Most chickens like to perch. They can spend a lot of time during the day just sitting up high. I don't know the youngest I've seen chicks perch, probably by a week old or even less. I'm sure they have the ability to perch as soon as they dry off after hatch. It's just something I've never paid any real attention to. One specific time I remember 3 week old black australorp chicks lines up on a perch. They looked really rough as they were feathering in and my wife said they looked like vultures.

I've seen a broody hen take her chicks to the roosts to sleep at night as young as two weeks old. They were able to fly up there and spend the night with Mama. Usually my broody hens do not take their chicks to the roosts before 4 to 5 weeks old but this hen did. They went.

My brooder-raised chicks tend to start roosting in my grow-out coop between 10 to 12 weeks of age. I have had some start that as young as five weeks but that was unusual. I've had some wait until longer but 10 to 12 weeks is a good average. The way my grow-out coop and roosts are built may have an effect on that age. There are no adults in my grow-out coop.

If my brooder-raised chicks are in my main coop with the adults that do not usually roost on the main roosts with the adults until they mature enough to join the pecking order. Usually with my pullets that's about the time they start to lay. With cockerels it could be about any age. They may roost somewhere else in the coop but not with the adults.

Of course my broody-raised chicks start roosting whenever Mama tells them to.

As far as perching I often see them up on the perches during the day, even if it is still a long time before they start roosting up there. It is not that they can't get up there to sleep, they just don't want to.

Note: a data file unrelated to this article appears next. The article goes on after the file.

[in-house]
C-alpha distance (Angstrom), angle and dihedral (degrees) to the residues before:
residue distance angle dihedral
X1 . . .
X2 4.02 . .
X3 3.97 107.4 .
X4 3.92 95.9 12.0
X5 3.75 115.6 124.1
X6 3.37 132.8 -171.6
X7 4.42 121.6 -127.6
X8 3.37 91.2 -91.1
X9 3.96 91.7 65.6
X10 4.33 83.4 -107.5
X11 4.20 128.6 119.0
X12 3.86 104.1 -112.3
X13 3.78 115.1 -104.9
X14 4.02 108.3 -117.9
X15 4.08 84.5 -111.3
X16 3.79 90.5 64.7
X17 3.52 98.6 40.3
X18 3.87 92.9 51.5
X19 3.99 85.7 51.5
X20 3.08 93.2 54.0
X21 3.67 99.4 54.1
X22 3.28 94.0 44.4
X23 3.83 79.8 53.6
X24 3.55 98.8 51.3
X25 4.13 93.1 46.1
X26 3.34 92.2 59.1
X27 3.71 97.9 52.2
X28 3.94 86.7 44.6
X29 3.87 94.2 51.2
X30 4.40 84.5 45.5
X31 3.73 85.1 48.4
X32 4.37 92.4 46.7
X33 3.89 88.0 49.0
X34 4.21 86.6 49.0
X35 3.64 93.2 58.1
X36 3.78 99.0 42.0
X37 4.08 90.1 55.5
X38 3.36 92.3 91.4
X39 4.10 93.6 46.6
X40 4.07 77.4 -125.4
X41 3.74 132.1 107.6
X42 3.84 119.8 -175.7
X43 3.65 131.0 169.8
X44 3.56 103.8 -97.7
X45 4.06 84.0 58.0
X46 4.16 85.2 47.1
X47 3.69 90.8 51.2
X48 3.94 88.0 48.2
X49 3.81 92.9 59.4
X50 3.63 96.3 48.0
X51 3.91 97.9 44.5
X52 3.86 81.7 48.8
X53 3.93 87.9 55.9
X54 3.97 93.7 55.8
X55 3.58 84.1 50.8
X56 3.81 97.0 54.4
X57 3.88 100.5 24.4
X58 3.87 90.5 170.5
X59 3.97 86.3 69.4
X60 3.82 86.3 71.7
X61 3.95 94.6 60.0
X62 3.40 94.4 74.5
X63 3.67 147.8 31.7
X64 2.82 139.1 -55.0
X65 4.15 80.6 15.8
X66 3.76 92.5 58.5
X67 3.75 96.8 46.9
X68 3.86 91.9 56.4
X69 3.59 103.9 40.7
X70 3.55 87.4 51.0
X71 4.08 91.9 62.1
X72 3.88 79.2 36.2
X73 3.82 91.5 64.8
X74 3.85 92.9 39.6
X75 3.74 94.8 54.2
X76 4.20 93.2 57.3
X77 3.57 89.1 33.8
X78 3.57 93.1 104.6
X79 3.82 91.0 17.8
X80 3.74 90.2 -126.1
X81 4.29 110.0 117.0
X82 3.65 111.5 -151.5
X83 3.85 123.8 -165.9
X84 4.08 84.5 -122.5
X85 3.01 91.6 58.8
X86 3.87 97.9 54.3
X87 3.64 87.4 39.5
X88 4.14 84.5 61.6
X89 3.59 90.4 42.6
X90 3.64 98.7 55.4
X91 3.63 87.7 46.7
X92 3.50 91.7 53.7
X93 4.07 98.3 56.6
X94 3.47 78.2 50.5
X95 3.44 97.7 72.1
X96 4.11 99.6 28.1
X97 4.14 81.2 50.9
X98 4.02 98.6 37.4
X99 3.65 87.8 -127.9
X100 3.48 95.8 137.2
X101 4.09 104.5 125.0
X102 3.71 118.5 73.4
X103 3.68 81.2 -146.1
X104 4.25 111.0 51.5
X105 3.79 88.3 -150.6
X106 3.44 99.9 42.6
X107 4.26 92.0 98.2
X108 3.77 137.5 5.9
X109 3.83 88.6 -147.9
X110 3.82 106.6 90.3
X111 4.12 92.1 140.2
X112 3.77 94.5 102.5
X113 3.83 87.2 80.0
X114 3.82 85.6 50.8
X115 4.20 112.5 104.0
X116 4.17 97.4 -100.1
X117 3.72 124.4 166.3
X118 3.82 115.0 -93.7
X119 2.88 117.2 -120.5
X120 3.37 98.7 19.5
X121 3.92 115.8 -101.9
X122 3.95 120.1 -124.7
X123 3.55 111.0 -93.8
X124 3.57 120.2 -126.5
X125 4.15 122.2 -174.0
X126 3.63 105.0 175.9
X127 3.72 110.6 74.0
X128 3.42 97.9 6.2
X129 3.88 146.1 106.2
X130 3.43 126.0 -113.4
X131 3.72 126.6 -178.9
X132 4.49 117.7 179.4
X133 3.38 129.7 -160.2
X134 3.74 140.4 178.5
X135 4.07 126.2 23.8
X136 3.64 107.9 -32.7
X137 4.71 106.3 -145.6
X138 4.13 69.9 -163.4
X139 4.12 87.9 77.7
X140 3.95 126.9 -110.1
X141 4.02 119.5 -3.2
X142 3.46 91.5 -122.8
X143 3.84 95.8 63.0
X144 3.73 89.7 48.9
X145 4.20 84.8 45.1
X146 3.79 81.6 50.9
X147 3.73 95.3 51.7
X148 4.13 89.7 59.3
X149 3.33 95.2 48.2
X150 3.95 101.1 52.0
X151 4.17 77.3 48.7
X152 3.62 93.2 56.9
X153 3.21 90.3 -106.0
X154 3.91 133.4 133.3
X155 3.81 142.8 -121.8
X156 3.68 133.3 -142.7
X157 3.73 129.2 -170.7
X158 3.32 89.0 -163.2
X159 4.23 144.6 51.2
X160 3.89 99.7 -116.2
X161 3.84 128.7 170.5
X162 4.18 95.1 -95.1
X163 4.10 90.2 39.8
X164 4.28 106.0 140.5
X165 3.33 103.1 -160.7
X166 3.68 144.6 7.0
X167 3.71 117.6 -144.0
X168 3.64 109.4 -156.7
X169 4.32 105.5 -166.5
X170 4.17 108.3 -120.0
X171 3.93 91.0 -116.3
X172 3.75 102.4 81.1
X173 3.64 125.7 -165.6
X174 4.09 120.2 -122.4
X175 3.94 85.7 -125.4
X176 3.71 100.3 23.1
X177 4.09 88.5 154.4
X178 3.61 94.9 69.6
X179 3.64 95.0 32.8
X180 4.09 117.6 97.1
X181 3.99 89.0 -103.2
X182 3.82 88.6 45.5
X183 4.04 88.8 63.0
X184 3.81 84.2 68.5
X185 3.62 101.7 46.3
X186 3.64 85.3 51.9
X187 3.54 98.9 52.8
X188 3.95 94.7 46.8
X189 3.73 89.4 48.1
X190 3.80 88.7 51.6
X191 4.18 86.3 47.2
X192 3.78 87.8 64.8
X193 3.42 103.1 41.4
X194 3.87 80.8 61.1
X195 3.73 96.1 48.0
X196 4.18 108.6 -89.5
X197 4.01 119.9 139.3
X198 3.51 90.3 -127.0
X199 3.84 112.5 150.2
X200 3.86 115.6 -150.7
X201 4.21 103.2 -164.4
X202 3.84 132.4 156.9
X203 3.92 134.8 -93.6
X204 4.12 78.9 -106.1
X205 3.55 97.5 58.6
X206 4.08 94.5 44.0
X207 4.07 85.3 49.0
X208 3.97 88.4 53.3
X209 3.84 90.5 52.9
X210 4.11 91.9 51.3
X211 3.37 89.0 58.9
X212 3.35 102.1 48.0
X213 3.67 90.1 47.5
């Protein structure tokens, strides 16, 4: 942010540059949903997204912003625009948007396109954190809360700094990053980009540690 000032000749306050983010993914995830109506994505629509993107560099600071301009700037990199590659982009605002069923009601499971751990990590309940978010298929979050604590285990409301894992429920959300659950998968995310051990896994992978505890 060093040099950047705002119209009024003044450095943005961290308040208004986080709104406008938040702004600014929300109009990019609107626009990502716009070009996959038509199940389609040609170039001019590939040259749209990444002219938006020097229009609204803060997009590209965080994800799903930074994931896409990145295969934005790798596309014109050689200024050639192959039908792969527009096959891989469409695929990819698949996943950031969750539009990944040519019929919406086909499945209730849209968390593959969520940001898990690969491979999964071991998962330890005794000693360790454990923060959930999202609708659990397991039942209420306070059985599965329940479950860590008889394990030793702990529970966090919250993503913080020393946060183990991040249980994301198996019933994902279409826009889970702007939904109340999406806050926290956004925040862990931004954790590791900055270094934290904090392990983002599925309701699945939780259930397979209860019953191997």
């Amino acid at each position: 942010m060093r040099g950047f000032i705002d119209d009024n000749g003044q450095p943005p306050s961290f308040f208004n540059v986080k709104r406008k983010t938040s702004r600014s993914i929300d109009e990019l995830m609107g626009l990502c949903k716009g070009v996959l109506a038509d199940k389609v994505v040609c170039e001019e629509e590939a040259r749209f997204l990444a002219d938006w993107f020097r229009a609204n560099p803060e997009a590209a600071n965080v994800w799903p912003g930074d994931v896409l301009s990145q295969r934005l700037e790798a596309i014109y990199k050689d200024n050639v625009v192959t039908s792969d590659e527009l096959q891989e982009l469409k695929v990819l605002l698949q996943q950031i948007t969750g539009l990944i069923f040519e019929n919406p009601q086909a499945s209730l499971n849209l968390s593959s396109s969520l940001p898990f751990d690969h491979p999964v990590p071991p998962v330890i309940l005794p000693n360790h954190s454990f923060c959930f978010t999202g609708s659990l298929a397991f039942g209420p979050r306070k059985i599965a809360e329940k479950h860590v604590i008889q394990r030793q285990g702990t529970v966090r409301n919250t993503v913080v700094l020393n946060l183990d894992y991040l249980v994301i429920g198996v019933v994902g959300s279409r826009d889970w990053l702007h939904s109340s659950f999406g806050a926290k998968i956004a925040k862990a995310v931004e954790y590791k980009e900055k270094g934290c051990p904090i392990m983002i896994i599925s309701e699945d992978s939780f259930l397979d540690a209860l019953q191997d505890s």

I made a perch for the brooder by cutting a couple of short sections if a 2x4 and screwing on a piece of wood maybe an inch wide so it sets up off the brooder floor by about 3-1/2 inches. Sometimes some use it, sometimes none do.

Thanks, I appreciate the perspective and tips for low perches. My pullets started laying early, and Crevecoeurs don't go broody, so these chicks are incubator hatchlings. Introducing them to the flock is a future event, but I'm setting up the coop and run build to allow for separate areas, if needed.
 

CreveChris

Critically-endangered Crevecoeur breeder
Premium Feather Member
Apr 26, 2020
194
446
156
NE Florida
Thin is ok for chicks but bigger birds require bigger roosts. I use 2x4's. Many use tree branches.

I have a handmade tree limb ladder for the hens and rooster. There's a table made of reclaimed wood with the nesting boxes, too. Just want the flock off the ground at night. Using natural sand floor over hardware cloth for the coop and run, since Florida makes this option easy.
 

rosemarythyme

Scarborough Fair
Premium Feather Member
Jul 3, 2016
13,994
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982
WA, Pac NW
My Coop
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I no longer try to train chicks to roost because I have an adult flock that will show them how. My last batch of chicks put themselves to roost at 29 days old. Without adult birds (or in your case, adults that aren't roosting), you can encourage them to roost by physically putting them on roost bars.

early10.jpg
 
Valley Hatchery